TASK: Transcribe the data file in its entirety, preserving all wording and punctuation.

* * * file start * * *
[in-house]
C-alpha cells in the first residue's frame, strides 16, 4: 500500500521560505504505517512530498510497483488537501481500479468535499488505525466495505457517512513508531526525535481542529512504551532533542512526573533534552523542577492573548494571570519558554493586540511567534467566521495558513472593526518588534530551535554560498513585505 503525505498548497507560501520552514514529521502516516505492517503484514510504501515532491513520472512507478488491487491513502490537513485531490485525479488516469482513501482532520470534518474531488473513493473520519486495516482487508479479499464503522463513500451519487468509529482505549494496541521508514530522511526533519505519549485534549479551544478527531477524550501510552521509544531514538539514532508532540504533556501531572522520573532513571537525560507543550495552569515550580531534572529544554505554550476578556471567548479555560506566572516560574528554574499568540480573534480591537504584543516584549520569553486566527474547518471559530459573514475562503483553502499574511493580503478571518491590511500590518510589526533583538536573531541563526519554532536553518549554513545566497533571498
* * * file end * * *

[in-house]
C-alpha cells in the first residue's frame, strides 16, 4: 500500500521560505504505517512530498510497483488537501481500479468535499488505525466495505457517512513508531526525535481542529512504551532533542512526573533534552523542577492573548494571570519558554493586540511567534467566521495558513472593526518588534530551535554560498513585505 503525505498548497507560501520552514514529521502516516505492517503484514510504501515532491513520472512507478488491487491513502490537513485531490485525479488516469482513501482532520470534518474531488473513493473520519486495516482487508479479499464503522463513500451519487468509529482505549494496541521508514530522511526533519505519549485534549479551544478527531477524550501510552521509544531514538539514532508532540504533556501531572522520573532513571537525560507543550495552569515550580531534572529544554505554550476578556471567548479555560506566572516560574528554574499568540480573534480591537504584543516584549520569553486566527474547518471559530459573514475562503483553502499574511493580503478571518491590511500590518510589526533583538536573531541563526519554532536553518549554513545566497533571498